I’m back! My wife, 3 dogs and I have spent the last 3 weeks camped at the Silver Lake RV Resort, right across the street from Silver Lake, on the June Lake Loop in the Eastern Sierra.
Although we visit there every year, the experience is never the same. One year we had late afternoon thunderstorms almost every day. Last year we had very warm weather for most of the month we were there. This year we had snow on 3 different occasions!
As for photography, this year was a little different in respect as well. If you’ve followed this blog at all, you may have noticed that I’m moving towards smaller, lighter cameras and associated accessories. This year, I really made use of my Olympus E-P3 and Panasonic GX-1. These are categorized as Micro 4/3rds (M4/3), mirrorless cameras. Although I did bring my Canon 60D DSLR, I only used it a couple of times.
On one occasion, I brought both my 60D and Oly out at the same time, mostly as a side by side comparison in real world usage. I took them to Mono Lake’s South Tufa, and carried them and all of their supporting “stuff” down the boardwalk and across the sand to the Tufa. This isn’t a scientific, pixel peeping review of the results, but rather my opinion of each type camera system in a real life situation. Here’s my bottom line – if someone would have made me a fair offer for the Canon stuff, I would have sold it then and there! What a pain in the back it was! After carrying it around I was really sorry that I brought it. Yes, the sensor is bigger than the Oly’s. Yes, it’s better at action photography. But, I wasn’t shooting action. And to my eye, the image quality isn’t any better that what I’m getting out of the Oly.
There is one thing I can say about my Oly, it is tough! I slipped and fell once and smacked it on the ground. Another time I got fumble fingered and dropped it. Although it has a couple of nicks and dings, it works perfectly.
If you have a DSLR that you like, keep liking and using it! I’m not here to talk anyone out of their DSLR. I’m just sharing my experience in case you are curious about something smaller, but don’t want to drop down to a point and shoot. There are options!
Rant Warning – the opinion expressed in the following rant are my own, your experience my vary!
One of the other things I noticed this year was the behavior of other photographers. I’ve met and talked with quite a few over the past few years. When it’s just one or two out by themselves, they were usually approachable and polite when greeted with a “good morning”. But when I was unfortunate enough to come across a group of them (workshop) I found them unfriendly, rude, and obnoxious. What is it that turns people into jerks when they group together? I would be embarrassed if I were part of one of these groups with people behaving so badly. It seemed to me – if you were in one of these groups or workshops, you owned all of the view around you. One jerk in particular was loudly proclaiming to some poor folks, that dared venture near him, that he needed them out of his field of view, which looked to be in excess of 180 degrees (this didn’t happen just once while he was taking a picture, but over and over). And this isn’t the only example. I ran across at least 3 of these groups, and didn’t see much difference between them.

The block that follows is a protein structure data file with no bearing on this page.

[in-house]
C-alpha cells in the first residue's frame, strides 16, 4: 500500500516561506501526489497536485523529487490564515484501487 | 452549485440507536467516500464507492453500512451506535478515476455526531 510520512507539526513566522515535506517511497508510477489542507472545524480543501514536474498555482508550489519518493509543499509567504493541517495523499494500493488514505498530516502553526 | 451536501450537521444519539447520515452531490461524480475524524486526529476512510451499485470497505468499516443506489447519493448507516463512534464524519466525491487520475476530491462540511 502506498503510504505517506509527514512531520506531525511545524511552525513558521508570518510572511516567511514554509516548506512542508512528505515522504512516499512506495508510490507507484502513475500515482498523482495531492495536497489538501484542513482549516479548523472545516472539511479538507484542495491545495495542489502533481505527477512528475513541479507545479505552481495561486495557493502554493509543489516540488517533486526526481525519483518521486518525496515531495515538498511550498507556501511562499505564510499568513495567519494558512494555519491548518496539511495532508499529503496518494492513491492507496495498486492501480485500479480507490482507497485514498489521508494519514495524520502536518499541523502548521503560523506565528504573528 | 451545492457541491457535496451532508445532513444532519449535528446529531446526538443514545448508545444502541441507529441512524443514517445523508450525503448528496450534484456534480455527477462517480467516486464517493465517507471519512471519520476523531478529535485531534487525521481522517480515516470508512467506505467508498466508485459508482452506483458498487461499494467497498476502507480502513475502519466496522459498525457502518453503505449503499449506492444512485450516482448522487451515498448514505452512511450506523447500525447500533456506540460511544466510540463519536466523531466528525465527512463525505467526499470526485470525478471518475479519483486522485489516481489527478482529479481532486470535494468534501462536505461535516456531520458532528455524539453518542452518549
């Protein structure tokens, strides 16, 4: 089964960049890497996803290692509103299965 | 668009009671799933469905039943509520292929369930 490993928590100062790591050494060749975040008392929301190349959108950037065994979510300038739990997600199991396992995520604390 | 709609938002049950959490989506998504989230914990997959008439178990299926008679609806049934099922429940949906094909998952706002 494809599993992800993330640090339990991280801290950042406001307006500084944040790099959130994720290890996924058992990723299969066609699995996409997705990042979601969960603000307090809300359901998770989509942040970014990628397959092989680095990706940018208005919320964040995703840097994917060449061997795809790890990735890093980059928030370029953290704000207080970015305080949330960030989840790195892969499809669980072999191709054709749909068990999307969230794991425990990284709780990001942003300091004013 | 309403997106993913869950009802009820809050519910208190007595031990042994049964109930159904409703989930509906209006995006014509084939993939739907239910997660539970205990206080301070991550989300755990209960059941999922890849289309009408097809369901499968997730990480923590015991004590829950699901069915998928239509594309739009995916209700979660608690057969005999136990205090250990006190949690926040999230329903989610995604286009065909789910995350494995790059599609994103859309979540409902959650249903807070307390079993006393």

While I’ve never been part of a photography workshop or photography group, I wouldn’t want you to give up the idea because of what I’ve experienced. I’m sure there are some good ones out there, with leaders that would reel in the jerks, I just haven’t seen it happen. But if you wanted to join one of these groups, go for it, they just aren’t for me.
End of Rant…
Back to photography. This year I really tried to slow down and take my time composing my shots. I also tried to focus attention to single elements in the frame and not go for each whole grand scene. Sometimes I would include an anchor in the foreground, something that would add interest, and help give some depth to a scene. Other times I would focus on something small, like a leaf. There are exceptions, such as when the sky was really putting on a show over Mono Lake, but for the most part, I tried to keep my images this year much more intimate.
After 3 weeks of shooting I have a lot of editing to do. It’s funny, when people see me walking back to the motorhome carrying my gear, they ask if I’ve gotten a lot of great shots. I usually say, “I hope so”. That may seem like a funny answer, but until you actually look at what you have on a larger screen, you don’t really have an idea if you “got a lot of great shots”. Looking at pictures on the little LCD on the camera gives you general idea, but you need to see them on the computer screen to make any real determination if it’s a keeper or gets tossed.
Here are some of the photos that I’ve had time to work on:
That’s it for now. If you have a different opinion or experience with either DSLR’s vs other options or photography workshops, don’t be bashful, use the comment section.
Until next time – Happy Shooting!